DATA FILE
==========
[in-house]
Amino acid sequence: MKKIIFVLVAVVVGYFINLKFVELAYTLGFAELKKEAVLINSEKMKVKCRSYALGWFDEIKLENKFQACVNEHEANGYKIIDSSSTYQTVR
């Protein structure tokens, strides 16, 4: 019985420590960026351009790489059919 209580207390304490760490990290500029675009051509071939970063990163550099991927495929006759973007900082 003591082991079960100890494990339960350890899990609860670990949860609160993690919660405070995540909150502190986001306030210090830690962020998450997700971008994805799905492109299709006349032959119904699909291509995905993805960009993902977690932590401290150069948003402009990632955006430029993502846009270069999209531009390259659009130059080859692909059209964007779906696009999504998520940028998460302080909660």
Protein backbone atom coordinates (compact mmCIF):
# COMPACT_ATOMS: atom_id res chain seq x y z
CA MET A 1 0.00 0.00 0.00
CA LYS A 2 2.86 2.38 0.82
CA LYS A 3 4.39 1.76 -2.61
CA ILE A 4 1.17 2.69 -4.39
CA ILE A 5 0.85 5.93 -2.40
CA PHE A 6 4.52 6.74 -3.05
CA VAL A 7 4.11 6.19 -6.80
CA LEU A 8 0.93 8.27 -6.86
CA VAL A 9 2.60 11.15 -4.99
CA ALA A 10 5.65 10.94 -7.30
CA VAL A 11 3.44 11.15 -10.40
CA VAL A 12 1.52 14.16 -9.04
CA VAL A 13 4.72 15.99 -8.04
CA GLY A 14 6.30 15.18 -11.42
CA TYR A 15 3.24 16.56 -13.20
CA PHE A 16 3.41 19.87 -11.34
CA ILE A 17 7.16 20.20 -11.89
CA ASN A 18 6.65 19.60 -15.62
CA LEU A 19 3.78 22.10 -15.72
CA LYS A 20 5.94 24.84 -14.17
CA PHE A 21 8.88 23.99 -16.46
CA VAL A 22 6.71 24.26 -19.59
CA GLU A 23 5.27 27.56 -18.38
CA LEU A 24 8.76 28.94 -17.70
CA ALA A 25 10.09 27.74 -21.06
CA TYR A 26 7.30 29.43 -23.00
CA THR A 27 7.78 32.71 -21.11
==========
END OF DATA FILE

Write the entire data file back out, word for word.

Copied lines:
[in-house]
Amino acid sequence: MKKIIFVLVAVVVGYFINLKFVELAYTLGFAELKKEAVLINSEKMKVKCRSYALGWFDEIKLENKFQACVNEHEANGYKIIDSSSTYQTVR
């Protein structure tokens, strides 16, 4: 019985420590960026351009790489059919 209580207390304490760490990290500029675009051509071939970063990163550099991927495929006759973007900082 003591082991079960100890494990339960350890899990609860670990949860609160993690919660405070995540909150502190986001306030210090830690962020998450997700971008994805799905492109299709006349032959119904699909291509995905993805960009993902977690932590401290150069948003402009990632955006430029993502846009270069999209531009390259659009130059080859692909059209964007779906696009999504998520940028998460302080909660």
Protein backbone atom coordinates (compact mmCIF):
# COMPACT_ATOMS: atom_id res chain seq x y z
CA MET A 1 0.00 0.00 0.00
CA LYS A 2 2.86 2.38 0.82
CA LYS A 3 4.39 1.76 -2.61
CA ILE A 4 1.17 2.69 -4.39
CA ILE A 5 0.85 5.93 -2.40
CA PHE A 6 4.52 6.74 -3.05
CA VAL A 7 4.11 6.19 -6.80
CA LEU A 8 0.93 8.27 -6.86
CA VAL A 9 2.60 11.15 -4.99
CA ALA A 10 5.65 10.94 -7.30
CA VAL A 11 3.44 11.15 -10.40
CA VAL A 12 1.52 14.16 -9.04
CA VAL A 13 4.72 15.99 -8.04
CA GLY A 14 6.30 15.18 -11.42
CA TYR A 15 3.24 16.56 -13.20
CA PHE A 16 3.41 19.87 -11.34
CA ILE A 17 7.16 20.20 -11.89
CA ASN A 18 6.65 19.60 -15.62
CA LEU A 19 3.78 22.10 -15.72
CA LYS A 20 5.94 24.84 -14.17
CA PHE A 21 8.88 23.99 -16.46
CA VAL A 22 6.71 24.26 -19.59
CA GLU A 23 5.27 27.56 -18.38
CA LEU A 24 8.76 28.94 -17.70
CA ALA A 25 10.09 27.74 -21.06
CA TYR A 26 7.30 29.43 -23.00
CA THR A 27 7.78 32.71 -21.11